Virginia is for lovers! Stories from my Pretty Southern road trip.
Apologies for the brief hiatus. I needed to take a breather and just get out of town. There’s something about Atlanta in the summertime with the city’s haze, mugginess, and omnipresent traffic even if the schools are out, and it’s enough to make a girl downright claustrophobic. I decided to hit the road in honor of my 20-to-infinity birthday (I’ve stopped counting from here on out). Here’s the story of my Pretty Southern road trip.
The Peach in Gaffney, S.C. Where’s Frank Underwood?
I drove a little over 1,100 miles across the South through Georgia, the Carolinas, and southern Virginia. For those of y’all unfamiliar with the route, picture it like this: from Atlanta, hit I-85 North where Georgia’s hills give way to the wide waters of Lake Hartwell and Lake Keowee as your cross into South Carolina. For the next three hours you drive through barren valleys of I-85 dotted with peach trees, pecan farms, and the occasional outlet mall as you head on to Charlotte. After hitting the Queen City, you climb alongside the Appalachian mountains with exits pointing to some of the South’s most prestigious universities – The University of North Carolina – Chapel Hill, Elon University, and yeah that Duke school (sorry Dukies but my father grew up in Chapel Hill – Go Heels!) Just past Raleigh, you start to see towns with names like “Norlina” announcing the border with Virginia. As you get closer to the border, the foothills become lake country and farmland filled with green crops.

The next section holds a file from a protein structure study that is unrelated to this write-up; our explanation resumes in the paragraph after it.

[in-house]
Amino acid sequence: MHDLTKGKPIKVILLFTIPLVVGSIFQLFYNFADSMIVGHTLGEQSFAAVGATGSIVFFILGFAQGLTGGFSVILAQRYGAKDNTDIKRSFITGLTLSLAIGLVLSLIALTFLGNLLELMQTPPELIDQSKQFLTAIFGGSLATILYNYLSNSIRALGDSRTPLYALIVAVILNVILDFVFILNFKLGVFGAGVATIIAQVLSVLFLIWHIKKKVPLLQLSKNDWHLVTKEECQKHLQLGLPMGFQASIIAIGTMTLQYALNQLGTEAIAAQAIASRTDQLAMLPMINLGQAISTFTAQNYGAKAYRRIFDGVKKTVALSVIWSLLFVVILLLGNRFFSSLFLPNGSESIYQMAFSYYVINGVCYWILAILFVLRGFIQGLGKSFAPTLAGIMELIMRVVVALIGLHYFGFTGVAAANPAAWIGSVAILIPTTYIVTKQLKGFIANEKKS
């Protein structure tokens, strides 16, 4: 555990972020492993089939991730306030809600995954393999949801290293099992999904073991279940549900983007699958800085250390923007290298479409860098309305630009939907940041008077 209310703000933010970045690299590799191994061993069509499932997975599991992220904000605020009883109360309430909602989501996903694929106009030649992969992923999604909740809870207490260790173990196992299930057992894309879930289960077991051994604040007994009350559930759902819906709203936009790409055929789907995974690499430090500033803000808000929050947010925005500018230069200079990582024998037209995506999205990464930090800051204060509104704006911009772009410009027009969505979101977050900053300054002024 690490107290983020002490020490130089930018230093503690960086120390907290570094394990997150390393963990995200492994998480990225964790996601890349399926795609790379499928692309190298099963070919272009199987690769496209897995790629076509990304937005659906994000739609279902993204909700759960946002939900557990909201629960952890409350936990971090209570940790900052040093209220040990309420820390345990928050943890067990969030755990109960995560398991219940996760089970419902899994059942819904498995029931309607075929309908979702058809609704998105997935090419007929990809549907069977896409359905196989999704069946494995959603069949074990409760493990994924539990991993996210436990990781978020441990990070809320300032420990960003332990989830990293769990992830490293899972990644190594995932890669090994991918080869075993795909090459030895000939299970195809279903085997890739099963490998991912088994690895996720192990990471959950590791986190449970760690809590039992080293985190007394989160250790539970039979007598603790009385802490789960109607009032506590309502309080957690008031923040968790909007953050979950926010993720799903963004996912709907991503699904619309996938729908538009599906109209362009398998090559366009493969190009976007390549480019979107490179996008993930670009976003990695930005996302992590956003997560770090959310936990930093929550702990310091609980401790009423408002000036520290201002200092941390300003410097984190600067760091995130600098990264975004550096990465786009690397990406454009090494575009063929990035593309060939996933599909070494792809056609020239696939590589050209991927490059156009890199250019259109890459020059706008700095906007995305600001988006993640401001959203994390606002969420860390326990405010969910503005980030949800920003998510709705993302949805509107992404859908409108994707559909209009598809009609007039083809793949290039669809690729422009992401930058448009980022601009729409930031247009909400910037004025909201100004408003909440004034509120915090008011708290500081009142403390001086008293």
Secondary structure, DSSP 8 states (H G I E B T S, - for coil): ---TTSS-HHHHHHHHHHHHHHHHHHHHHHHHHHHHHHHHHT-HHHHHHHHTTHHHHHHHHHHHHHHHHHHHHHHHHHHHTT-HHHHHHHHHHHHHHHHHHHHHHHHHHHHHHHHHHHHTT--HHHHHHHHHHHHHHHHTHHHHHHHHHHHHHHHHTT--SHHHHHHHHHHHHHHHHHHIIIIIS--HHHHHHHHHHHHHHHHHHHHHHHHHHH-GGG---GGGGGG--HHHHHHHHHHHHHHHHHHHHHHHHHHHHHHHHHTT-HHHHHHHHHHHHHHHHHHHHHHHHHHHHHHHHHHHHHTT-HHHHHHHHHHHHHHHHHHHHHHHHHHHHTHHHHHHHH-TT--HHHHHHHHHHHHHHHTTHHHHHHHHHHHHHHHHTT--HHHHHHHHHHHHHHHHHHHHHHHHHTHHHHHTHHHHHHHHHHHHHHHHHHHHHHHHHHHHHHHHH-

This part of the journey was a bit of a homecoming for me. I was born in Virginia. The first 10 years of my life were spent here, and yet I hadn’t been to the great VA in at least five years – back when I was still Lauren Morgan. Roughly 90% of my kin lives in this neck of the woods.
I do firmly believe that Virginia is for lovers. When my grandma says ‘Bless your heart’ she means it with all of hers.
On Highway 58 there’s tons of these signs reminding you to share the road with the tractors.
My first night of the Pretty Southern road trip was spent at my grandmother’s house in the tiny town of Windsor, Va. It’s in the middle of nowhere along Highway 58 – which is basically the main road linking all the farm towns of southeast Virginia leading to the Atlantic Ocean. You drive through tiny tobacco towns until you finally hit Windsor. Blink and you’ll miss it. There’s maybe a dozen stoplights in the whole town, and that might be a stretch. Her house backs up to the baseball field of Windsor High School. She’s lived there since I was born and has a Southern accent as thick as molasses. Angela Sun pointed out that I say “If I had my druthers” a lot during the work week, and it turns out I have Granma to thank for that. Yes, that’s “Granma” because when she could still drive that’s what was on her license plate.
I spent the Night #1 with Granma and my uncle Jim noshing on a carry out pizza. For Day 2, I woke up at 7 a.m. on the morning of my 20-to-infinity birthday and went for a run in her backyard at the Windsor High School track. We drank coffee while she did a crossword and I read a Pat Conroy novel while movie reruns played in the background. For my birthday lunch, I treated us to Dairy Queen and rewarded myself to an M & M blizzard. Calories don’t count on your birthday. The past few months have been so busy with eating, drinking, and running around Atlanta that it was amazing to spend a few quiet moments with people I love.